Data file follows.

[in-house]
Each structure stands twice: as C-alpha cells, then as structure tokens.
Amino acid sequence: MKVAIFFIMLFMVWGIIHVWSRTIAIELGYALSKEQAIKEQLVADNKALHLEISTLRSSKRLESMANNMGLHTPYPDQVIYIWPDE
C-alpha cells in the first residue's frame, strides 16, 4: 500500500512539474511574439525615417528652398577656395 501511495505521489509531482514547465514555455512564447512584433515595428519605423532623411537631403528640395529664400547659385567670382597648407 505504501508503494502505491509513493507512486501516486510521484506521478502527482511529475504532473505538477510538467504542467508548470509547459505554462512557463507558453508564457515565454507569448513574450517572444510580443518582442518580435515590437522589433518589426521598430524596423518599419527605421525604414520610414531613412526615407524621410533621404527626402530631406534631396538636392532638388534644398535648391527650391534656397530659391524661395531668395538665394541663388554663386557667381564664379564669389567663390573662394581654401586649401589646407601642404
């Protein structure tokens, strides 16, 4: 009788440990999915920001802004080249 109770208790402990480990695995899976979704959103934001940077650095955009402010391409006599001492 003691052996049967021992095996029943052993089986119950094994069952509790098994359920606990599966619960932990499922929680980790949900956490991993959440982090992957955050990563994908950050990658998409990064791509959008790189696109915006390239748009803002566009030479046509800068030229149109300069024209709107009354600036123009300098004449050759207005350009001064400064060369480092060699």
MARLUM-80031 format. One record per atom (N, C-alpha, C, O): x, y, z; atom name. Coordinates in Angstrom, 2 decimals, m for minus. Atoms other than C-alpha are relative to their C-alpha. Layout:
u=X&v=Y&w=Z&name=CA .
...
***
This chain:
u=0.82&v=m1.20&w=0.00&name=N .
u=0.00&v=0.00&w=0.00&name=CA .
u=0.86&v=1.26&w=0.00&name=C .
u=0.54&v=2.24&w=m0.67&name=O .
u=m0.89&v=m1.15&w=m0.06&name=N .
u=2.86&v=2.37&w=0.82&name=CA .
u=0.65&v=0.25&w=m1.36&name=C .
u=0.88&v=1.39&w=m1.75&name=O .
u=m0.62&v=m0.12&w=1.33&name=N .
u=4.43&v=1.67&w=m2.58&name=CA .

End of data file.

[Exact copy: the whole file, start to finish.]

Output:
[in-house]
Each structure stands twice: as C-alpha cells, then as structure tokens.
Amino acid sequence: MKVAIFFIMLFMVWGIIHVWSRTIAIELGYALSKEQAIKEQLVADNKALHLEISTLRSSKRLESMANNMGLHTPYPDQVIYIWPDE
C-alpha cells in the first residue's frame, strides 16, 4: 500500500512539474511574439525615417528652398577656395 501511495505521489509531482514547465514555455512564447512584433515595428519605423532623411537631403528640395529664400547659385567670382597648407 505504501508503494502505491509513493507512486501516486510521484506521478502527482511529475504532473505538477510538467504542467508548470509547459505554462512557463507558453508564457515565454507569448513574450517572444510580443518582442518580435515590437522589433518589426521598430524596423518599419527605421525604414520610414531613412526615407524621410533621404527626402530631406534631396538636392532638388534644398535648391527650391534656397530659391524661395531668395538665394541663388554663386557667381564664379564669389567663390573662394581654401586649401589646407601642404
């Protein structure tokens, strides 16, 4: 009788440990999915920001802004080249 109770208790402990480990695995899976979704959103934001940077650095955009402010391409006599001492 003691052996049967021992095996029943052993089986119950094994069952509790098994359920606990599966619960932990499922929680980790949900956490991993959440982090992957955050990563994908950050990658998409990064791509959008790189696109915006390239748009803002566009030479046509800068030229149109300069024209709107009354600036123009300098004449050759207005350009001064400064060369480092060699």
MARLUM-80031 format. One record per atom (N, C-alpha, C, O): x, y, z; atom name. Coordinates in Angstrom, 2 decimals, m for minus. Atoms other than C-alpha are relative to their C-alpha. Layout:
u=X&v=Y&w=Z&name=CA .
...
***
This chain:
u=0.82&v=m1.20&w=0.00&name=N .
u=0.00&v=0.00&w=0.00&name=CA .
u=0.86&v=1.26&w=0.00&name=C .
u=0.54&v=2.24&w=m0.67&name=O .
u=m0.89&v=m1.15&w=m0.06&name=N .
u=2.86&v=2.37&w=0.82&name=CA .
u=0.65&v=0.25&w=m1.36&name=C .
u=0.88&v=1.39&w=m1.75&name=O .
u=m0.62&v=m0.12&w=1.33&name=N .
u=4.43&v=1.67&w=m2.58&name=CA .